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Lincoln County to remain ‘High Risk’ for next two weeks

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Justin Werner
Justin Werner is a publisher/journalist living in Lincoln City, Oregon. He strives to get all sides of a story and maintains strict ethical standards for both of the publications he oversees.
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EDITOR’S NOTE: All data is current as of 9 p.m. Jan. 11.

Lincoln County Public Health officials confirmed Monday night that Lincoln County will remain in the “High Risk” category for COVID-19 under Governor Brown’s Oregon’s Risk and Protection Framework.

According to data pulled from the Risk Level Metrics report published Monday, Lincoln County barely stays “High Risk” with 198.9 cases per 100,000 population with 96 cases. Lincoln County will renter High Risk starting Friday.

Restaurants will still be able to serve patrons inside and retail businesses will stay at 50 percent capacity. A full report of high risk guidance can be found below.

Lincoln County School District Superintendent Karen Gray said they plan to bring K-6 students partially back to schools starting February 1, barring any COVID-19 surges. Older students could also start back a couple days a week beginning February 8.

COVID-19 vaccines are being distributed and Lincoln County has vaccinated 1,296 people with a first dose. Lincoln County has received 1,700 doses and expects another 770 this week.

Oregon’s Risk and Protection Framework, a system created to combat the spread of coronavirus, took effect Dec. 3, the day after Governor Brown’s 2-Week-Freeze. The framework uses four levels of risk: Extreme Risk, High Risk, Moderate Risk, and Lower Risk. Oregon Health Authority (OHA) examines data to determine which risk categories counties fall under. OHA makes determinations bi-weekly based on COVID-19 disease metrics.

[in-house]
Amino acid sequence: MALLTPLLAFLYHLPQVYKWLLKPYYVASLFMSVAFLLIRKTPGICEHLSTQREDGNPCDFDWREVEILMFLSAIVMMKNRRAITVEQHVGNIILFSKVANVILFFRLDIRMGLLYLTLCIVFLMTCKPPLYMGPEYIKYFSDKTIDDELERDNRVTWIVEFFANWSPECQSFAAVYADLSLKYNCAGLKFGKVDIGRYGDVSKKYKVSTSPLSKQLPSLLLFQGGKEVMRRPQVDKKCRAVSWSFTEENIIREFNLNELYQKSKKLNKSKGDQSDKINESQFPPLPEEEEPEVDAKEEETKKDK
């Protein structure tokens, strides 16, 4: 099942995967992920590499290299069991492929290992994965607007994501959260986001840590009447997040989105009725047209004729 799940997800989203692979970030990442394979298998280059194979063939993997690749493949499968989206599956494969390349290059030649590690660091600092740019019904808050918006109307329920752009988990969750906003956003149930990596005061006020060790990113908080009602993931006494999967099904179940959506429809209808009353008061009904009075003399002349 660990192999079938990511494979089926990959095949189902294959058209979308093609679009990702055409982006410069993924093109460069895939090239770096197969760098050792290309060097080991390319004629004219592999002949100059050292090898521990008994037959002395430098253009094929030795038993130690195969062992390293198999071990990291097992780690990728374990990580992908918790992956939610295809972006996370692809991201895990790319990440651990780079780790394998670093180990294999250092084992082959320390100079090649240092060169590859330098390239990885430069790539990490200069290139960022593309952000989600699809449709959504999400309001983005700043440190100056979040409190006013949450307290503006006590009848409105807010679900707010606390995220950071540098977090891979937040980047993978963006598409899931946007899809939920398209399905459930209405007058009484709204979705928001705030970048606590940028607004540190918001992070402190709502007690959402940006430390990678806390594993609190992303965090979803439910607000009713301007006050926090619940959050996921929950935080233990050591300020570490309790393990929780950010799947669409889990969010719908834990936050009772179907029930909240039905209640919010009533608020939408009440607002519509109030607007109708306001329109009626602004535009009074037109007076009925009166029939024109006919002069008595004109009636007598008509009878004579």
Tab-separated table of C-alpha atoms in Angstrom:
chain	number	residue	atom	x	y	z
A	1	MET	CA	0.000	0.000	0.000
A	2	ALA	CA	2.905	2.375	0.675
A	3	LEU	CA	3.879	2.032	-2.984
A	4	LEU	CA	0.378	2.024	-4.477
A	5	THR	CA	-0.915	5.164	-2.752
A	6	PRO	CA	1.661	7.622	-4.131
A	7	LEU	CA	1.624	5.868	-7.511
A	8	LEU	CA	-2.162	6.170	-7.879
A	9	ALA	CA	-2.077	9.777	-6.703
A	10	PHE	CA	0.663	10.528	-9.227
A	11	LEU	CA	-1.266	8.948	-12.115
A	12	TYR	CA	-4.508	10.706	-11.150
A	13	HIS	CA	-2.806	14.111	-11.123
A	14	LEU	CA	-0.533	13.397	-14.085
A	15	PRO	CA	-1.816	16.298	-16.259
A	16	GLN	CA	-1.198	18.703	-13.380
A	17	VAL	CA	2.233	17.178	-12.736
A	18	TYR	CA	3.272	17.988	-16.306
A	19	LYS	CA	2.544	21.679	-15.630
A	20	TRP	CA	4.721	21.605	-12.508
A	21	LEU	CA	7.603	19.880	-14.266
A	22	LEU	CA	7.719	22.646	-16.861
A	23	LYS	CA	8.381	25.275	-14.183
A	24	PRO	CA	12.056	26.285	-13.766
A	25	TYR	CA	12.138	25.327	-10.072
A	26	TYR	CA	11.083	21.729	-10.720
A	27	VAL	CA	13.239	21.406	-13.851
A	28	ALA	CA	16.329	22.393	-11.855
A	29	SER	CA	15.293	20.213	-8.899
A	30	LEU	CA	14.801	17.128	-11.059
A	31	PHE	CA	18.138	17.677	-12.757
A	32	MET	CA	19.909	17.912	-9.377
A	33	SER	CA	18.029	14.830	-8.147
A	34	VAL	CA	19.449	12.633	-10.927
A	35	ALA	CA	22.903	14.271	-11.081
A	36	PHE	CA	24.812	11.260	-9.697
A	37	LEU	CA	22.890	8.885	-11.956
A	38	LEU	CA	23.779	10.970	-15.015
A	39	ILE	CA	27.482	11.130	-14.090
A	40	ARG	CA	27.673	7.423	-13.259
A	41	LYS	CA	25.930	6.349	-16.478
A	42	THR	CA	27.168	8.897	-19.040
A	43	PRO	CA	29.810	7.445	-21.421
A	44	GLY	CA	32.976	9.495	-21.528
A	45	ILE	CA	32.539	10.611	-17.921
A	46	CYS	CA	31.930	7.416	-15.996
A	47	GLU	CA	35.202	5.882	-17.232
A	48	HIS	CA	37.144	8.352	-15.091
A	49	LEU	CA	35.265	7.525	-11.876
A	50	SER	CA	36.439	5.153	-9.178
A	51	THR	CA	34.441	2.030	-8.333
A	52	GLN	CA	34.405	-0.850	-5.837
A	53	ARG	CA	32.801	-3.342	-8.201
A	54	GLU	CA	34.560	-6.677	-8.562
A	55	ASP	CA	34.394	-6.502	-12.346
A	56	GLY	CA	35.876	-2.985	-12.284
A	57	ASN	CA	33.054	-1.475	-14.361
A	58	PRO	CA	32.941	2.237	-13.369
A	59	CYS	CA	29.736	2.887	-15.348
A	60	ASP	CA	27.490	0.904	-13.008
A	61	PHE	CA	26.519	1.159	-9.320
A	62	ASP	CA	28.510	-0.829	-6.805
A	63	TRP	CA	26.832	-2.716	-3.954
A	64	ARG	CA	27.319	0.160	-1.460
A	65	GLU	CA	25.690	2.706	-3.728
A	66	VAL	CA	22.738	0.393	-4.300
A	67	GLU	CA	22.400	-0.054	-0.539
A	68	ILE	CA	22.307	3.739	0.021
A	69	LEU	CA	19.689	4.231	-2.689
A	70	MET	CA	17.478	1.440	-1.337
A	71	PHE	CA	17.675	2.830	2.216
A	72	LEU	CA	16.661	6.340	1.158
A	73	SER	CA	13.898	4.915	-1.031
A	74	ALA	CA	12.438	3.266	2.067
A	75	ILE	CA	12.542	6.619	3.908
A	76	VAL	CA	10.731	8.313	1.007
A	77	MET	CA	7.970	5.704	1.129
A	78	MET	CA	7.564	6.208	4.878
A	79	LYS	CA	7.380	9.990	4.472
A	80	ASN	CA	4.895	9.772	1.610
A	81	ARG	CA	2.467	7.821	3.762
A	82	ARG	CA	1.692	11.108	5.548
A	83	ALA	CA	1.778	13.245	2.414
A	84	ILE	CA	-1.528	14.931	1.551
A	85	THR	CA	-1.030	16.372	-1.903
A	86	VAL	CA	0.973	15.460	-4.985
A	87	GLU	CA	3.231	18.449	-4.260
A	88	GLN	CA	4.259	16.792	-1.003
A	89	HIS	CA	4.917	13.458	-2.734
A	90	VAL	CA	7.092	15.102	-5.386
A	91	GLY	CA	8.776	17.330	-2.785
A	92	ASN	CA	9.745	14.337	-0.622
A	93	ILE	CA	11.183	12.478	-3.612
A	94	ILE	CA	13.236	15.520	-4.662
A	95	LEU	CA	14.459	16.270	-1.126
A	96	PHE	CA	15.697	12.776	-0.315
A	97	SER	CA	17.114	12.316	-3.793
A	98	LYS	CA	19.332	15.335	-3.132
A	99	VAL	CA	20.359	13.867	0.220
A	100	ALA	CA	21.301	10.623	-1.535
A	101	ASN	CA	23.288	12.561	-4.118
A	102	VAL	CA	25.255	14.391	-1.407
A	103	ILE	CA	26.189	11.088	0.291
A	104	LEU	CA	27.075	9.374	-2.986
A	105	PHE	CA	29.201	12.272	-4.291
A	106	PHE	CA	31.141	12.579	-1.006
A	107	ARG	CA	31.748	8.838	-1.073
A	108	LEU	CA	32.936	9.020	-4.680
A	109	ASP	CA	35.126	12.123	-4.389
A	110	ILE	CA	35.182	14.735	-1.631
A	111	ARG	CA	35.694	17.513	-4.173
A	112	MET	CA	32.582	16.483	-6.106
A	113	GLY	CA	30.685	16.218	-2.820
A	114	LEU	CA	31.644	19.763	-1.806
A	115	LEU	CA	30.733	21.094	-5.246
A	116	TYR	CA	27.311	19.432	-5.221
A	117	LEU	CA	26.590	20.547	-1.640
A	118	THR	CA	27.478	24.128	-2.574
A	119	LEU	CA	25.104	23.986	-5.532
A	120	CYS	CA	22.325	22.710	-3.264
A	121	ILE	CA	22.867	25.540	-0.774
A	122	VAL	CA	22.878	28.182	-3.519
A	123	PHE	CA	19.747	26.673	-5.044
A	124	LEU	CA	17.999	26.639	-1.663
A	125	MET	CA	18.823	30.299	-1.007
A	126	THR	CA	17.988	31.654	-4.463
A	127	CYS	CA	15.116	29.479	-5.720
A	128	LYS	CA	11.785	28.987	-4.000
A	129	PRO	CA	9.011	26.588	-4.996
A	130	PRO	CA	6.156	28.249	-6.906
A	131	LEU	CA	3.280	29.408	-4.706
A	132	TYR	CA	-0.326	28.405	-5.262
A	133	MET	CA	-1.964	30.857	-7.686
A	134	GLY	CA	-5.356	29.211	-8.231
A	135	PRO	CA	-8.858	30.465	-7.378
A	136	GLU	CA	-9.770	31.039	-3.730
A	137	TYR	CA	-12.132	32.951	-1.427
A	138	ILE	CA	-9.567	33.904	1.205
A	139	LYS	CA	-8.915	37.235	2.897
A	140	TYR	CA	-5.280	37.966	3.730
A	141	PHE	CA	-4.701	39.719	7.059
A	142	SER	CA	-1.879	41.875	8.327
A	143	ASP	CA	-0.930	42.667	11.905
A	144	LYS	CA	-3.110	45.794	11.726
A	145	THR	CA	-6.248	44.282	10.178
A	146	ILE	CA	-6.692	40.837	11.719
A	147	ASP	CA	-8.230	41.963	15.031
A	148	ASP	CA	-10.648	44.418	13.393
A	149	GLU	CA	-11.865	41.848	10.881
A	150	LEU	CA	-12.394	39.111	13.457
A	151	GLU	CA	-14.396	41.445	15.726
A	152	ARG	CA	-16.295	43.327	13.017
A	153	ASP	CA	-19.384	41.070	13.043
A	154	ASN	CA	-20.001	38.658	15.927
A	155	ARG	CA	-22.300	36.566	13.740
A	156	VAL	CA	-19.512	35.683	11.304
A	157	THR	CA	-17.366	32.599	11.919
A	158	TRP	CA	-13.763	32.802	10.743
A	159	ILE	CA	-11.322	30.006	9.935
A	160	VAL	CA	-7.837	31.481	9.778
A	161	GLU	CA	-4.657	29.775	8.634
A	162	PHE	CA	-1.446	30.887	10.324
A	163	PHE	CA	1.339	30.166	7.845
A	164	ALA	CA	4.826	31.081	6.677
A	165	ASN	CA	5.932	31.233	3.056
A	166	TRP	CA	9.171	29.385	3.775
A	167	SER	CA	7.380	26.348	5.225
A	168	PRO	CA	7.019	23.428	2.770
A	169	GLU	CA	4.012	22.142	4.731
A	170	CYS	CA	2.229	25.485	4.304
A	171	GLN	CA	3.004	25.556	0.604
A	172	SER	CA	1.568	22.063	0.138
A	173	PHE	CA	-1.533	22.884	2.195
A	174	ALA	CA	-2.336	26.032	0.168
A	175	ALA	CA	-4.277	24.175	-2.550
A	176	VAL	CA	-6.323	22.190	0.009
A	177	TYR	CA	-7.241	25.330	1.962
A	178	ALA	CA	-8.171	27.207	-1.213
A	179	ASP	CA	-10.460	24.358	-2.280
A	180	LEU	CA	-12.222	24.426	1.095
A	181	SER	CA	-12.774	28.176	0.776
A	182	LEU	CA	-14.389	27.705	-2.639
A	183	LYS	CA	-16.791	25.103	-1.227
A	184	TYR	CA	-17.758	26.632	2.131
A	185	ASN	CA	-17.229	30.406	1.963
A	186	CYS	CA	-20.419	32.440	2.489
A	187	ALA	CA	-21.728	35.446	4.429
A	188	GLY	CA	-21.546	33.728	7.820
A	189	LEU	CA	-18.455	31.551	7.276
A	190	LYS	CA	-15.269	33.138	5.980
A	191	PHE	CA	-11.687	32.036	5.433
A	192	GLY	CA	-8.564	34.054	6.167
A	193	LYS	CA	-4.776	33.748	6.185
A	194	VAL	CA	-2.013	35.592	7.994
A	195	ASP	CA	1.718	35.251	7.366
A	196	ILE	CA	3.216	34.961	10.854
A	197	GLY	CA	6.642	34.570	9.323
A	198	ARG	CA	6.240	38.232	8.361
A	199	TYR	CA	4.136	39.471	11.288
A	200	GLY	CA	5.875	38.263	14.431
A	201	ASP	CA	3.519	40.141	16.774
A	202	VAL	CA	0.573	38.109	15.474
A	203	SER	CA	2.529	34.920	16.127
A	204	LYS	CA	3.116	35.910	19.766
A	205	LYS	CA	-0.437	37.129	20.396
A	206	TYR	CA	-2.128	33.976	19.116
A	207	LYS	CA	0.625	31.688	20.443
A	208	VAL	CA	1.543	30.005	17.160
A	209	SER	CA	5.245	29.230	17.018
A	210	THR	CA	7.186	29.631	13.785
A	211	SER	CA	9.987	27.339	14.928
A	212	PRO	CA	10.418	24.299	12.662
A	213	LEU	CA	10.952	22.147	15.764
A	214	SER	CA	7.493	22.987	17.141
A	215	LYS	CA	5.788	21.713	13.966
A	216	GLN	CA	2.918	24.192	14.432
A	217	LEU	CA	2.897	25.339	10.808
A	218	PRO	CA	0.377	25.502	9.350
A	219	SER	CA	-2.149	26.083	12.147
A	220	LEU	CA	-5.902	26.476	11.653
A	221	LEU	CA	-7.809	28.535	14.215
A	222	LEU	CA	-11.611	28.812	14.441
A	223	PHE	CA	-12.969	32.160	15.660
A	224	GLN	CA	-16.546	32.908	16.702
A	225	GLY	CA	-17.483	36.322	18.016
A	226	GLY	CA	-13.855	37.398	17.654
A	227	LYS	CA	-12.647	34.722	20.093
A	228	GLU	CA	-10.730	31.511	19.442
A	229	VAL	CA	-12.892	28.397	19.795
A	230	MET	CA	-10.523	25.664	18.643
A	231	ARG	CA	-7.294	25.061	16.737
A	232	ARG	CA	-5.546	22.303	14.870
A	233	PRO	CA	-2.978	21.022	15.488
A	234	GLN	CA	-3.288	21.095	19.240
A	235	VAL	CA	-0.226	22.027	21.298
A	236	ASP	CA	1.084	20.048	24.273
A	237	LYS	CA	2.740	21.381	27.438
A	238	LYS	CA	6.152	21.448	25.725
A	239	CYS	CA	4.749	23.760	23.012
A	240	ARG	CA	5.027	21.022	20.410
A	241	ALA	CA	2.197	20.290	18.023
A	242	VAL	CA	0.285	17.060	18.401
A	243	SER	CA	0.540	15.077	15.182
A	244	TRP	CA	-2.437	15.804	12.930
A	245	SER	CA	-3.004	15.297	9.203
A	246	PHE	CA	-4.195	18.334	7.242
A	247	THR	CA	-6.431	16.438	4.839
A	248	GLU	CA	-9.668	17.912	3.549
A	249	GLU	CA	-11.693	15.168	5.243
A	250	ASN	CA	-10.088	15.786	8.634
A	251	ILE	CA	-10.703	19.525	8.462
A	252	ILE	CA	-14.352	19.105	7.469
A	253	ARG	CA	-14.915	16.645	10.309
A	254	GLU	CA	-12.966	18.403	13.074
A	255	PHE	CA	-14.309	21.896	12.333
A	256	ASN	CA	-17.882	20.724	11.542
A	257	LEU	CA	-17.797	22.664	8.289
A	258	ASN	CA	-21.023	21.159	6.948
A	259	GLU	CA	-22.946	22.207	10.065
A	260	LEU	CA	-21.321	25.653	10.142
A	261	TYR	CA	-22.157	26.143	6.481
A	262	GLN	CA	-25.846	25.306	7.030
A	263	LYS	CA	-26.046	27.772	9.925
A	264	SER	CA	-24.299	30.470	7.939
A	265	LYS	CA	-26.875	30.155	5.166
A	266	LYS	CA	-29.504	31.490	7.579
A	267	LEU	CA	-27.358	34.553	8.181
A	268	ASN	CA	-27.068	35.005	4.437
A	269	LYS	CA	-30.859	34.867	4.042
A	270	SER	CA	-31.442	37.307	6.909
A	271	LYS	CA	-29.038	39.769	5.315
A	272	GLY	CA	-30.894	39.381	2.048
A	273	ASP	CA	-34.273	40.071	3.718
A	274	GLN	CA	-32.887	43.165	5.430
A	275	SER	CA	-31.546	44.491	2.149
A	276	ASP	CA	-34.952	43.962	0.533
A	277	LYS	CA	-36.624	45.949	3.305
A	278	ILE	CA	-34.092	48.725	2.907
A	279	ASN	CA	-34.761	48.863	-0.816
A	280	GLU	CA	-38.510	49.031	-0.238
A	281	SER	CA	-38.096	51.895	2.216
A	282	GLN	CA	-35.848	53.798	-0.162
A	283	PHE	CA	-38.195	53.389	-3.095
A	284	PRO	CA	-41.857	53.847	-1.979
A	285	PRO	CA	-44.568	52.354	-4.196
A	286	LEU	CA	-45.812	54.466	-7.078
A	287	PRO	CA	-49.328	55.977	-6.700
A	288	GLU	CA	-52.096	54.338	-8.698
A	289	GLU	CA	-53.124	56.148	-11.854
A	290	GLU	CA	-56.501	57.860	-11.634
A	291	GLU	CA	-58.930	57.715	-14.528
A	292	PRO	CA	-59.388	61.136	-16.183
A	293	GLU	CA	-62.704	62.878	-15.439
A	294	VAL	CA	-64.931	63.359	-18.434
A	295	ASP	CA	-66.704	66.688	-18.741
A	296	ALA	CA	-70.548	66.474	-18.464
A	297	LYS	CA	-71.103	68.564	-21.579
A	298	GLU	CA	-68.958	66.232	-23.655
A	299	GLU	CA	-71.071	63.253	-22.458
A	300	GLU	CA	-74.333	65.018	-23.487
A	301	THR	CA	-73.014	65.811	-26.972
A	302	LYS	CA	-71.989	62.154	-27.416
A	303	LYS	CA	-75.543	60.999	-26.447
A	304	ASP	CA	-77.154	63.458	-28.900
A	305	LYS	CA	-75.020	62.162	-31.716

Oregon COVID-19 Disease Metrics
Oregon COVID-19 Disease Metrics

The framework is being used under the authority of Governor Brown with executive order 20-66. Also cited is ORS 433.441ORS 433.443ORS 431A.010.

High Risk Guidance:

Social gatherings indoor and outdoor remain limited to six and eight persons respectively, with a recommended limit of two households coming into contact with one another.

Indoor dining is allowed with takeout being highly recommended. Indoor capacity is not to exceed 25 percent with a maximum of 50 customers. Outdoor dining is allowed with a cap of 75 people and six people per party. Eating and drinking establishments need to close at 11 p.m.

Gyms, indoor pools and indoor recreation businesses may have 25 percent occupancy or 50 people, whichever is smaller. Theaters, museums and any indoor entertainment must abide by the same rules.

Retail business, such as grocery stores, convenience stores and pharmacies, can have up to 50 percent capacity with curbside pickup encouraged. This includes shopping centers such as malls.

Churches, funeral homes and cemeteries have a maximum capacity of 25 percent or 150 people, whichever is smaller. 200 people can congregate outdoors at these places.

Remote work is recommended for offices under “high risk” and if Lincoln County moves into the “extreme risk” category, offices will be asked to close to the public, if possible.

Outdoor recreation and entertainment establishments are limited to 75 people. This includes, outdoor sports, parks, hiking trails, campsites, zoos and stadiums.

Personal services are allowed and long-term care will allow inside and outside visitation.

All activities are subject to more detailed, sector-specific guidance and assume mask usage, minimum physical distancing and enhanced cleaning protocols.

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